Patrick Sean Murphy

Patrick  Sean  Murphy
World Trade Center

A Motto to Live By

Sometimes, you learn the most about someone from the silence. From what people who knew them best do not say. With Patrick Sean Murphy, they don't talk about his job much, as successful as he was.

No, those closest to him emphasize other pieces of his life. Because he did. They all say he had three loves: his family, basketball and fishing.

Summer weekends at the family cottage in Beach Haven, N.J., would find Mr. Murphy, 36, fishing on the 20-footer named Nothin' But Net. Because, though only 5- foot-9, he could drop a basketball into a net without hitting the rim.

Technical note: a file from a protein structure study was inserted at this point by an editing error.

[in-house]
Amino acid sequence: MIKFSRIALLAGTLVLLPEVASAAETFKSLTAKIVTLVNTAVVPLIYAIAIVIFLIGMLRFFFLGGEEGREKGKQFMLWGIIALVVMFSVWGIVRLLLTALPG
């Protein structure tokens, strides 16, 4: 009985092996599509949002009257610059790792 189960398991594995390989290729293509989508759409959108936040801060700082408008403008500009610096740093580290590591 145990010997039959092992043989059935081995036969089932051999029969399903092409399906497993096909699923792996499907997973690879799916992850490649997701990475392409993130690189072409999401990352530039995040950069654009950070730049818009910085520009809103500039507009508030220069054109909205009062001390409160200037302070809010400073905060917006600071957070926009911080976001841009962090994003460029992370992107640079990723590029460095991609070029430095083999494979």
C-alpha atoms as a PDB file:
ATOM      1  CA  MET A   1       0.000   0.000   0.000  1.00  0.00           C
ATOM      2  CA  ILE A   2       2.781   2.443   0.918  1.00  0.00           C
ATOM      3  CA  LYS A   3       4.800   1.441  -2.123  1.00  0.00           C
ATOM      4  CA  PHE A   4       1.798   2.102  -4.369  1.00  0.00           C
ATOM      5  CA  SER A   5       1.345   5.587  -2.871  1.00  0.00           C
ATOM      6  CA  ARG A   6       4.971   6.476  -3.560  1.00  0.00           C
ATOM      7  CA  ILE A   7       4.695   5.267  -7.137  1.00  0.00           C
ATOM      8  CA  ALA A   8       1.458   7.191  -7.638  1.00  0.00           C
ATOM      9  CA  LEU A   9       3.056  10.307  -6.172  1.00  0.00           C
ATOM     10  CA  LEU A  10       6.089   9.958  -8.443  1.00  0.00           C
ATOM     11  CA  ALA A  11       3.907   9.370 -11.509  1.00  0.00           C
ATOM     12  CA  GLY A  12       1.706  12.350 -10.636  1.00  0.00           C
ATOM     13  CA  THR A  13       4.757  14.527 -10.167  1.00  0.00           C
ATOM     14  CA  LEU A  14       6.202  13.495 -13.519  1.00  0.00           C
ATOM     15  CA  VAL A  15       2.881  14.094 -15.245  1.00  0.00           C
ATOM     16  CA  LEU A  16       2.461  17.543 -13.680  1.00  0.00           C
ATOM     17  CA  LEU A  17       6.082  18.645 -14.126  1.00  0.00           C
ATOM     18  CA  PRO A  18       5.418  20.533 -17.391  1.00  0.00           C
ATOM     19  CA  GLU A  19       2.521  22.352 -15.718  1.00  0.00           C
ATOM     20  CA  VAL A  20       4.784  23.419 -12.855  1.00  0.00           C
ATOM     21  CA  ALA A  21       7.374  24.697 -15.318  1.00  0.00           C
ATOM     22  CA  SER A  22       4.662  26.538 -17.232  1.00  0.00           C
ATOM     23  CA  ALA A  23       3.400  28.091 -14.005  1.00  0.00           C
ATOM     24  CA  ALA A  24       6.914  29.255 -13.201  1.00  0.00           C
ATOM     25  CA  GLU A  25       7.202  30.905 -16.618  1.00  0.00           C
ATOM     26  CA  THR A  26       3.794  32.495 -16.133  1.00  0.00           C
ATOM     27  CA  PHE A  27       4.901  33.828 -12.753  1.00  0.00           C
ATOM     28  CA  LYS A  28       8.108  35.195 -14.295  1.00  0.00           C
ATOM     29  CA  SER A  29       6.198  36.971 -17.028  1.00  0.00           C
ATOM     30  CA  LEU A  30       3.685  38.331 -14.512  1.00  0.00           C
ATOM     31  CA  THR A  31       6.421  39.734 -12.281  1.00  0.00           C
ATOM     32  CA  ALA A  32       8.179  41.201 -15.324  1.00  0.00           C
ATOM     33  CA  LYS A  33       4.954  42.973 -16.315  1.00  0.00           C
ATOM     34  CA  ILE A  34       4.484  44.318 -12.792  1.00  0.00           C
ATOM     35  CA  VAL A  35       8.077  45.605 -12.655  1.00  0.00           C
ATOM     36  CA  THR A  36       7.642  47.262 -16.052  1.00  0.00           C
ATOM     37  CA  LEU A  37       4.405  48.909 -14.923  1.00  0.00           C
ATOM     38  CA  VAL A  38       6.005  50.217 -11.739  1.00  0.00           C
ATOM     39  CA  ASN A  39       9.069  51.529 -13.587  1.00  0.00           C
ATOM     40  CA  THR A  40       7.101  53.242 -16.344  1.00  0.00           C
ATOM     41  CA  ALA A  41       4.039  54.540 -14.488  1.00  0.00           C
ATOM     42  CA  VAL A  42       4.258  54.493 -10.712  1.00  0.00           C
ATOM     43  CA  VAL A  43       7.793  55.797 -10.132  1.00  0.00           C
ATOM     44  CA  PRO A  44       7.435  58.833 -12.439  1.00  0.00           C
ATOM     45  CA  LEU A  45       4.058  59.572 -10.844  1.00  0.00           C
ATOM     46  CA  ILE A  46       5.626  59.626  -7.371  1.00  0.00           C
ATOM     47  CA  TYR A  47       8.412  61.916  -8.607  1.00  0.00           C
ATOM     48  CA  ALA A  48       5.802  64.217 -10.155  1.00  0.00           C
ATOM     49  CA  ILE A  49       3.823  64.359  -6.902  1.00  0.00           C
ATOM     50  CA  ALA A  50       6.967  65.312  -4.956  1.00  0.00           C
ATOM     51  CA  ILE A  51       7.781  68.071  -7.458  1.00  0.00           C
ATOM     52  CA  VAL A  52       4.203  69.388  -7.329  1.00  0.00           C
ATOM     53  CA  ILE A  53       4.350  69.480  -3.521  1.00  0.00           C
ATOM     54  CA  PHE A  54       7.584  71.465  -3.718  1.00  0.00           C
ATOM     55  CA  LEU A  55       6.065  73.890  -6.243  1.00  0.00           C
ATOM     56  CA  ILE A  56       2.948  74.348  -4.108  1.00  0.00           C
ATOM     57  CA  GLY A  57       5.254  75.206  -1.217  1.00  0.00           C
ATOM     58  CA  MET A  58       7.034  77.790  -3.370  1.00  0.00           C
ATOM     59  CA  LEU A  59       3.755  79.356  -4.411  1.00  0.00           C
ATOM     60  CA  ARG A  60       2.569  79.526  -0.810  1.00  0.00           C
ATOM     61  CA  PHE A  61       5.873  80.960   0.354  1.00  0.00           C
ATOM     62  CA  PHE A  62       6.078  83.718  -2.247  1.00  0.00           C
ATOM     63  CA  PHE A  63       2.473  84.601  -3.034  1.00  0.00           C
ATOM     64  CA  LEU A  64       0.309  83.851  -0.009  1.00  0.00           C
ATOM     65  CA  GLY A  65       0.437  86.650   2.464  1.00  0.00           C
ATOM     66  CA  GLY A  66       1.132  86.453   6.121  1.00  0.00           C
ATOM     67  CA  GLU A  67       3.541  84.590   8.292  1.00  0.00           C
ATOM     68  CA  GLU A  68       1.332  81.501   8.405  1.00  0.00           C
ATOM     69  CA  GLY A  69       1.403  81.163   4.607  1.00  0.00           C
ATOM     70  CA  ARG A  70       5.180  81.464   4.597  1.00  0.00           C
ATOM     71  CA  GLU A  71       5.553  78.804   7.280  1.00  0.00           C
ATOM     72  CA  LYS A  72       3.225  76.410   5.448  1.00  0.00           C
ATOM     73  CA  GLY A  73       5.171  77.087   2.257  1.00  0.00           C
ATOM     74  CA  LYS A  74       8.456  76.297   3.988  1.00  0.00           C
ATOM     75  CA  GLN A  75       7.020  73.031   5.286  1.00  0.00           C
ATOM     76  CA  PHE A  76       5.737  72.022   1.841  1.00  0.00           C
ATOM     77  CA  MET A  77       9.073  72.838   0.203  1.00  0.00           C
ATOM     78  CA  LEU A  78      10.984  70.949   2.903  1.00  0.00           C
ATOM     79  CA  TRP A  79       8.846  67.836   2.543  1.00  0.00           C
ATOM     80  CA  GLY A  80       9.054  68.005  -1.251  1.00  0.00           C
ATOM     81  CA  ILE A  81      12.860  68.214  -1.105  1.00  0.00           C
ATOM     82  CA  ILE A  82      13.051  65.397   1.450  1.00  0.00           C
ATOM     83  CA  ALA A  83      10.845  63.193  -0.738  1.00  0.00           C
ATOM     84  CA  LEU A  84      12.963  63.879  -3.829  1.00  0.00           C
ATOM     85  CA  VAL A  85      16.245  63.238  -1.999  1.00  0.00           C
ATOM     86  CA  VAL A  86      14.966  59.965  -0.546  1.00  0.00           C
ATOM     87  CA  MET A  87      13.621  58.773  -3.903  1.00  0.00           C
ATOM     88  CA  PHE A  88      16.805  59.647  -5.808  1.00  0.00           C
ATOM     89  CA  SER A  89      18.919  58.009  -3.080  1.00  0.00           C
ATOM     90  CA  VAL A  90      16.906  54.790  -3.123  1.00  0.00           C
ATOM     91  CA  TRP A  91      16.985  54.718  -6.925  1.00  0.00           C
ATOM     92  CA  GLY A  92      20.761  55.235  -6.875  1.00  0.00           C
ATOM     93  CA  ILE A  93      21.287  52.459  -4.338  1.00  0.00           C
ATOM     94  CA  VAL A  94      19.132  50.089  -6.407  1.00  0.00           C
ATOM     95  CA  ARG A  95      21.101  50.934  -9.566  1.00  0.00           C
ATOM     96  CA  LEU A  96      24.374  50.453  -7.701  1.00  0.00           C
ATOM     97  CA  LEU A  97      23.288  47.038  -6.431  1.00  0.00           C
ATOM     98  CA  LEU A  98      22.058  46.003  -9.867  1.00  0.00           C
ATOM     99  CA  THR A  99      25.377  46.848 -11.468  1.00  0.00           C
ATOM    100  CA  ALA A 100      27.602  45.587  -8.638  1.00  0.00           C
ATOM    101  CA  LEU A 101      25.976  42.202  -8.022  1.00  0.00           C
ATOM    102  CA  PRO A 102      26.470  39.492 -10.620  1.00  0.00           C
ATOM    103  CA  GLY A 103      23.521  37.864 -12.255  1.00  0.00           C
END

Mr. Murphy, a vice president at Marsh & McLennan, formed basketball leagues. He was a regular at Knicks games. He even taught his daughter, Maggie, only 2 years old, to dribble (with both hands).

But he wasn't dogmatic. His son, Sean, 4, somehow wasn't charmed by basketball, so father and son would find projects. They'd fix things around the house in Millburn, N.J. They'd search Internet sites for information about trucks, Sean's passion, and Mr. Murphy would bookmark them.

"He enjoyed his success," said his wife, Vera. "But Patrick had a motto. He'd say he worked to live. He didn't live to work."

Profile published in THE NEW YORK TIMES on November 29, 2001.

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